Trump’s FCC Chairman Ajit Pai just got put under investigation by the Inspector General

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The willful, secretive, and highly partisan Chairman of the powerful Federal Communications Commission (FCC), Ajit Pai, is under investigation by his agency’s nonpartisan Inspector General over whether he exerted improper influence to push a change in station ownership rules that greatly benefits the ultra-conservative Sinclar Broadcasting Company, sources tell The New York Times. 

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The longtime rule limited the number of TV and radio stations any one company can own in a city and nationally in order to promote independence and diversity while stopping monopolization of the domestic television market.

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Last April, Pai led the Republican majority on the five-member panel to vote to eliminate the old restrictions and open the way to a huge increase in the number of stations one company can own or control. 

Shortly after, Sinclair made a  $3.9 billion deal to acquire Tribune Broadcasting, which would give the openly conservative company a foothold in the nation’s largest media markets, including New York, Los Angeles, and Chicago, for the first time. 

Sinclair chief executive officer Chris Ripley said the acquisition would not have been possible without the FCC rule change, which he called a “landmark” development for the industry.

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After the merger, Sinclair would become the largest TV broadcaster in the U.S. with outlets in seven of 10 American homes, reaching about 72 percent of all viewers. 

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Under the old rules, which existed for four decades, no one company could own stations reaching more than 39 percent of U.S. television homes. 

Late last year, Rep. Frank Pallone (D-N.J.), along with two other congressional aides, revealed that the FCC had opened an investigation, according to the New York Times, “into whether Mr. Pai and his aides had improperly pushed for the rule changes and whether they had timed them to benefit Sinclair.”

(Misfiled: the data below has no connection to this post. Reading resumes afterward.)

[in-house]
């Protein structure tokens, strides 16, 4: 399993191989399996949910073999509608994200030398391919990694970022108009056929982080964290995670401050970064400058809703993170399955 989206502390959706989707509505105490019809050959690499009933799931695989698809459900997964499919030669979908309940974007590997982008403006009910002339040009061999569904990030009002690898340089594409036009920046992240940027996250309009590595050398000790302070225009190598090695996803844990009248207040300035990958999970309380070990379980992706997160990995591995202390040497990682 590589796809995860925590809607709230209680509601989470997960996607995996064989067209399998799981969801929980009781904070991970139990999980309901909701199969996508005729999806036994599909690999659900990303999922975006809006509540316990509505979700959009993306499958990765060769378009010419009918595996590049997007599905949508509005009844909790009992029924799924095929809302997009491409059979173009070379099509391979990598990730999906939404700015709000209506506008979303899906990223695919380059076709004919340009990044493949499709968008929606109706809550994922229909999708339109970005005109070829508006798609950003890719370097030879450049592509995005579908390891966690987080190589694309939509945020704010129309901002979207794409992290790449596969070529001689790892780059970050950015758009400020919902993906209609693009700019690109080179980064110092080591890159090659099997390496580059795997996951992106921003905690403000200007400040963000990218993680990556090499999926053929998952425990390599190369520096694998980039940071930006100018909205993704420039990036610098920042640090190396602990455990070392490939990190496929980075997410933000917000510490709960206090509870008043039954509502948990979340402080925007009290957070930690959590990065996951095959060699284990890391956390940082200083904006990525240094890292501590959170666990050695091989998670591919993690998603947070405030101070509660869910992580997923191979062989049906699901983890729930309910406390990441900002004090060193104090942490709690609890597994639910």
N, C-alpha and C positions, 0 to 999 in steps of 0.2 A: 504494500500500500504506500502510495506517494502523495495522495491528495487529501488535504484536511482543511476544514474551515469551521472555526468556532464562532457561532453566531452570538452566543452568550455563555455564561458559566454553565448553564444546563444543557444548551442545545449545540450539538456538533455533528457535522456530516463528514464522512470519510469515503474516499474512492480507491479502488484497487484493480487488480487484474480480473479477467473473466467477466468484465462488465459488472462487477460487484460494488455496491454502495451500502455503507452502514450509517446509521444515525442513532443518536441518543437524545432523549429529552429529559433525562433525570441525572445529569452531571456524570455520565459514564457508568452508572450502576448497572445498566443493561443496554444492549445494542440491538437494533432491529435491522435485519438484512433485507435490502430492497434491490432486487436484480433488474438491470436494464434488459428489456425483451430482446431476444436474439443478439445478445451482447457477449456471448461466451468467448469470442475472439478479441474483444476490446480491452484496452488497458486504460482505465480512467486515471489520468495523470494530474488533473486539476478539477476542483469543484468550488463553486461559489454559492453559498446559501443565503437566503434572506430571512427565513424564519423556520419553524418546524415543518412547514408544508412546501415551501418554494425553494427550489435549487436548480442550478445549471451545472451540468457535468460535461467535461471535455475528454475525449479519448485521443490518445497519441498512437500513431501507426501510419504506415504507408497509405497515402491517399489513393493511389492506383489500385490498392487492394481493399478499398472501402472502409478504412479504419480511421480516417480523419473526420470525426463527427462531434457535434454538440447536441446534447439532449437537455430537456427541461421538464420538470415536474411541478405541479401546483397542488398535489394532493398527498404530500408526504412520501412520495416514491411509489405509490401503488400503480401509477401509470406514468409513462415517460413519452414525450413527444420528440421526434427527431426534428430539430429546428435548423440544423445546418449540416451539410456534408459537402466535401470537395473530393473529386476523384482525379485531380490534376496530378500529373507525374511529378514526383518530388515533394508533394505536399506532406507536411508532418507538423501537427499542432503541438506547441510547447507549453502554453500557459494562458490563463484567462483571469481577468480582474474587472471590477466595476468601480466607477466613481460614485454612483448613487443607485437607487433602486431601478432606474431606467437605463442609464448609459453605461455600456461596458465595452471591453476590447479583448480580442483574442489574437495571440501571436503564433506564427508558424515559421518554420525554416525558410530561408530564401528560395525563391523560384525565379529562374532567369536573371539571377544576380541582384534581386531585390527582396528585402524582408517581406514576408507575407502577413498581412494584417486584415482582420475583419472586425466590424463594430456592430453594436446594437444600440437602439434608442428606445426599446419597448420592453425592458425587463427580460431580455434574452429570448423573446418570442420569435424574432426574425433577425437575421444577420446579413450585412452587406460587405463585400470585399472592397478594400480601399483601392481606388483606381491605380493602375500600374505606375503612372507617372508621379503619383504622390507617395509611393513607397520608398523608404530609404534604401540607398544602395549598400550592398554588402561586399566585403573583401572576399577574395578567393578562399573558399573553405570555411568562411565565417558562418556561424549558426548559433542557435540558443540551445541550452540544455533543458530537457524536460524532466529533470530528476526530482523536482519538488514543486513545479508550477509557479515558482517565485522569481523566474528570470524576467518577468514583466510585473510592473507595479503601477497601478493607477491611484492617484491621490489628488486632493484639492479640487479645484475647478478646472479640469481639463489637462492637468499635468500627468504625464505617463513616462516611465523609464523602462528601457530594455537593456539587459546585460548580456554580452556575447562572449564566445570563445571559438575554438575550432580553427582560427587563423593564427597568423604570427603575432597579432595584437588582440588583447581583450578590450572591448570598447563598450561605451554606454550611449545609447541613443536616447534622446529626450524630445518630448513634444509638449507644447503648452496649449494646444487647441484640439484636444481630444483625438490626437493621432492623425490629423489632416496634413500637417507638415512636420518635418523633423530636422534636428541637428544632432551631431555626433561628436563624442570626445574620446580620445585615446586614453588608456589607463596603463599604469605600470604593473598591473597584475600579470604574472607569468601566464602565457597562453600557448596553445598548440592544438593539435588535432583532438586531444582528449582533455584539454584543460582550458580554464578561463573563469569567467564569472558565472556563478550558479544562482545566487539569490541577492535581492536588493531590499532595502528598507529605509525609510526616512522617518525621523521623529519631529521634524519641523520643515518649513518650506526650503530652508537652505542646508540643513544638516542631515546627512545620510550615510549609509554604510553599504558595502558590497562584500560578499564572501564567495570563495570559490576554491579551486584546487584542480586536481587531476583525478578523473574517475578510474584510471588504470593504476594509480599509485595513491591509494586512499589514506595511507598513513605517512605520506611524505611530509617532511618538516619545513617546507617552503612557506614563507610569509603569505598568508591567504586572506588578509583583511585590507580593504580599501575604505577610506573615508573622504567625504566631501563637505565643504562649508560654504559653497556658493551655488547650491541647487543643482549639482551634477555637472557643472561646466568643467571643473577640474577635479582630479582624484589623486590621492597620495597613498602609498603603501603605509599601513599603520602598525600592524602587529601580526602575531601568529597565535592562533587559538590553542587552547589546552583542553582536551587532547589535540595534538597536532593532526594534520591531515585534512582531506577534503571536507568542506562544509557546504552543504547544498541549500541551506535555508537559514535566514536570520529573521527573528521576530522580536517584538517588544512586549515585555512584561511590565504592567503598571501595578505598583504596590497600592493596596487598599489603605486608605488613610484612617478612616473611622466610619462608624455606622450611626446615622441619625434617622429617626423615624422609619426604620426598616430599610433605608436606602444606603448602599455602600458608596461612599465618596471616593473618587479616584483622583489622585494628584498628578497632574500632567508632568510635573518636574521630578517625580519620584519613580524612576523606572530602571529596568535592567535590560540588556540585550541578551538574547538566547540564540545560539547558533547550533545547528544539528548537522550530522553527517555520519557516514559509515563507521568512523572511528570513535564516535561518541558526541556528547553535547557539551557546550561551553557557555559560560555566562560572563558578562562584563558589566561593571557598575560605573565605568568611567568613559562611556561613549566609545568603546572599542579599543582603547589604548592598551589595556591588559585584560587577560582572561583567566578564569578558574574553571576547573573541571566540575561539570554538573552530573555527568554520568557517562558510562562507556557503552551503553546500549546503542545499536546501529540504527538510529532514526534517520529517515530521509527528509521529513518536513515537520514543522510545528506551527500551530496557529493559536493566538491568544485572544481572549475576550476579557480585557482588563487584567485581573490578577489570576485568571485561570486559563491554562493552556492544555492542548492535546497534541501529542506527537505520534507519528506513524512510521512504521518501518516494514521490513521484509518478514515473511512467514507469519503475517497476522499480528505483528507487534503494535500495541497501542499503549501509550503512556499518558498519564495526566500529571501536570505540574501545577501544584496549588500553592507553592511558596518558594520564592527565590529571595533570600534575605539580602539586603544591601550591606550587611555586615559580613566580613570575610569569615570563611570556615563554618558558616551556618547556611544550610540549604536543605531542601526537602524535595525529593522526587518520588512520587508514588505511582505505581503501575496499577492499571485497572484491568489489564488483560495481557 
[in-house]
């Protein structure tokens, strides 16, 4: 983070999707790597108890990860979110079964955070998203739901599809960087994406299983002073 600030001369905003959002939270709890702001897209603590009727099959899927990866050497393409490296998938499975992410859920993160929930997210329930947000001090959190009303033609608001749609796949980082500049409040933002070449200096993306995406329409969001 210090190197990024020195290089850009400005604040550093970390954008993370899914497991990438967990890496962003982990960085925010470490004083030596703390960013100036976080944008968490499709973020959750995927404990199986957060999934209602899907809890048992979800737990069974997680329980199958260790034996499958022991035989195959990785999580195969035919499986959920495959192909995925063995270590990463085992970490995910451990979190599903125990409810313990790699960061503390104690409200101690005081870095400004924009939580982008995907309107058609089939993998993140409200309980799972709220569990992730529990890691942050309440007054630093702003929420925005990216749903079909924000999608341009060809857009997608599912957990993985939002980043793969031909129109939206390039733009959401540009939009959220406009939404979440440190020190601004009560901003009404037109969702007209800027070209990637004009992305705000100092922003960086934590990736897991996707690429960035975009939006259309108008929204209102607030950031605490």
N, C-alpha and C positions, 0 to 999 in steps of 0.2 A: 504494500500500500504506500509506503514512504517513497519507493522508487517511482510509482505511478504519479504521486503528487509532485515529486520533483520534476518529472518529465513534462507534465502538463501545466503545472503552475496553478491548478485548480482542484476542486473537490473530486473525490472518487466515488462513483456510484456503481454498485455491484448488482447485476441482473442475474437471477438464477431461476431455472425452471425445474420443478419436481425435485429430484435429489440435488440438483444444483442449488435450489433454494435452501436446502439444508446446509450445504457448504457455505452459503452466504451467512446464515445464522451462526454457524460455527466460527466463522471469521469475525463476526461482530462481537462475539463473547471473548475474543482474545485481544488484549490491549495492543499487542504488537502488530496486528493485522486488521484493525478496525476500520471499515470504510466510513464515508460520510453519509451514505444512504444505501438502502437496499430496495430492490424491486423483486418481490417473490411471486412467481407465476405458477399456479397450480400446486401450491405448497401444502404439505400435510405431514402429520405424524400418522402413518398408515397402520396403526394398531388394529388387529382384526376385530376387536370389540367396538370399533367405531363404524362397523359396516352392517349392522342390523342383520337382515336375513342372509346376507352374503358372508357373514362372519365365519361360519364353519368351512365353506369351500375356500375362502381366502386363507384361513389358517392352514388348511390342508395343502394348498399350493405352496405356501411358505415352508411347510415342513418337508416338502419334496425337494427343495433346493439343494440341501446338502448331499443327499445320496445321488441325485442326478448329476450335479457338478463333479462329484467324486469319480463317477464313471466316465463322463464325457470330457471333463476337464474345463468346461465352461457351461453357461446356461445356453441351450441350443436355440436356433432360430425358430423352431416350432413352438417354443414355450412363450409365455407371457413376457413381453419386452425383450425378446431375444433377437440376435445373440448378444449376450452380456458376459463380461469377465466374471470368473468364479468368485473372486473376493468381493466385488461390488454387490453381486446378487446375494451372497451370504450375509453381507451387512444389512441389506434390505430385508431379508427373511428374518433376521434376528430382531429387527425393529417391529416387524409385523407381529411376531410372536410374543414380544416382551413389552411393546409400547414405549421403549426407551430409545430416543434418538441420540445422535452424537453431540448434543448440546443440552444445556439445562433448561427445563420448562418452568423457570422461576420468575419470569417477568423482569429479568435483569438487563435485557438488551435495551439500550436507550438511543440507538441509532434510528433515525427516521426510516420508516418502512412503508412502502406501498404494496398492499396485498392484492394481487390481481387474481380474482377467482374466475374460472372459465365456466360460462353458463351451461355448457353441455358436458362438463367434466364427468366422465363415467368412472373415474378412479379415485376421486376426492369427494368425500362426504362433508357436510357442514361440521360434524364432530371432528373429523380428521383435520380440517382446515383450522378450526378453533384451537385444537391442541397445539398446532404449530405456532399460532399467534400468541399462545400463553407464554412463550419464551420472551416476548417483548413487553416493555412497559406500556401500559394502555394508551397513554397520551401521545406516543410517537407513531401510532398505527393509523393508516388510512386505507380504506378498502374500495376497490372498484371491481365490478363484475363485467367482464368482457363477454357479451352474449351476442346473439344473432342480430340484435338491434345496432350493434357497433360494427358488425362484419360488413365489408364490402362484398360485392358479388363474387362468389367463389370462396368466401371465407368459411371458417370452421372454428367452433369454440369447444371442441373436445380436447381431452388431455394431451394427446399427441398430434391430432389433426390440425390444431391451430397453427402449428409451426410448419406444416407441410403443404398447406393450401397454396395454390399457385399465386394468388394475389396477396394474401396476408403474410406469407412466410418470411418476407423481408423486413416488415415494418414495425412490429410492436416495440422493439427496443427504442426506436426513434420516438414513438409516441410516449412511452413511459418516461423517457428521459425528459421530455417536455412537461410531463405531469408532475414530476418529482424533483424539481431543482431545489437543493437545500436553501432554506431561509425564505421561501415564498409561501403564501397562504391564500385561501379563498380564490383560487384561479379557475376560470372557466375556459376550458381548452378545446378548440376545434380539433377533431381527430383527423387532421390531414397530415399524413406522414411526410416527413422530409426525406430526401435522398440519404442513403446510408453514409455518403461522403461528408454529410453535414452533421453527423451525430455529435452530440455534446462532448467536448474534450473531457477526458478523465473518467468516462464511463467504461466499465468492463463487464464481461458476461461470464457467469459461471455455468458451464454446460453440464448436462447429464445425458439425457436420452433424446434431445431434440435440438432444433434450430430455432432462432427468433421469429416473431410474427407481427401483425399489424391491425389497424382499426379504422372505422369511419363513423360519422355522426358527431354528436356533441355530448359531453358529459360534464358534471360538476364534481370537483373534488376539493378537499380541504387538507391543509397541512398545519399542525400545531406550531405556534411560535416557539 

The Sinclair-Tribune combination is being fought by public interest groups as well as most Democrats who argue it would reduce the number of voices in media and diminish the coverage of local news.

A New York Times investigation published last August revealed Pai and his staff members had met with Sinclair executives several times. 

One meeting, with Sinclair’s chairman, took place days before Pai was appointed by President Trump to be the new head of the FCC.

Trump’s position on this is also suspect. In March, The New York Post reported President Trump had met with Sinclair’s Executive Chairman David Smith and discussed FCC rules.

During the 2016 presidential campaign and since he became president, Trump has enjoyed very favorable coverage from Sinclair both in editorials and news coverage.

While the Trump administration is blocking the acquisition of Time Warner by AT&T, which is much less of a competitive problem than Sinclair-Tribune poses, both Trump’s Justice Department and the FCC are expected to approve the Sinclair deal.

Time Warner owns CNN, which Trump has frequently criticized for its coverage of him and his administration, while Sinclair employs on-air columnist who out-do even Fox News’ gushing over the president.

Sinclair’s top lobbyist – who has pushed hard for the new rule changes – formerly worked at the FCC, and is said to frequently communicate with his former agency colleagues.

“Language the lobbyist used about loosening rules has tracked closely to analysis and language used by Mr. Pai in speeches favoring such changes,” reports The NY Times.

Even having an investigation could impact the closing of the Sinclair-Tribune deal.

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“An investigation could cast a cloud over the whole process,” said Andrew Schwartzman, a senior fellow at Georgetown Law’s Institute for Public Representation. “For the review, knowledge of an investigation could generate caution and even delay completion of the deal.”

Even without the Sinclair-Tribune deal, a lot of the independence that local TV stations once enjoyed has evaporated as big companies like CBS, NBC, Disney, and Nexstar and Tegna el have gobbled up more and more stations, both to own and to operate under special agreements where they program and sell ads for multiple stations in one market.

Senator Bill Nelson (D-Fl) said in April that these changes “pave the way for massive broadcast conglomerates to increasingly provide local viewers with nationalized cookie-cutter news and corporate propaganda that’s produced elsewhere.”

What the FCC has been doing is like throwing kerosene on the fire.

Mignon Clyburn, a Democratic FCC Commissioner, said in April when rules were repealed that blocked cross-ownership of newspapers and TV stations in the same market that “This is really about helping large media companies grow even bigger.”

She added that Republicans were “more intent on granting the industry’s holiday wish list early rather than looking out for the public interest.”

Under Trump, big business, big money and the super rich have been given the driver’s seat for our economy and for much of our culture. Pai is an agent of that change and for those who value independent local voices, it is a mounting disaster.

Benjamin Locke

Benjamin Locke is a retired college professor with an undergraduate degree in Industrial Labor and Relations from Cornell University and an MBA from the European School of Management.

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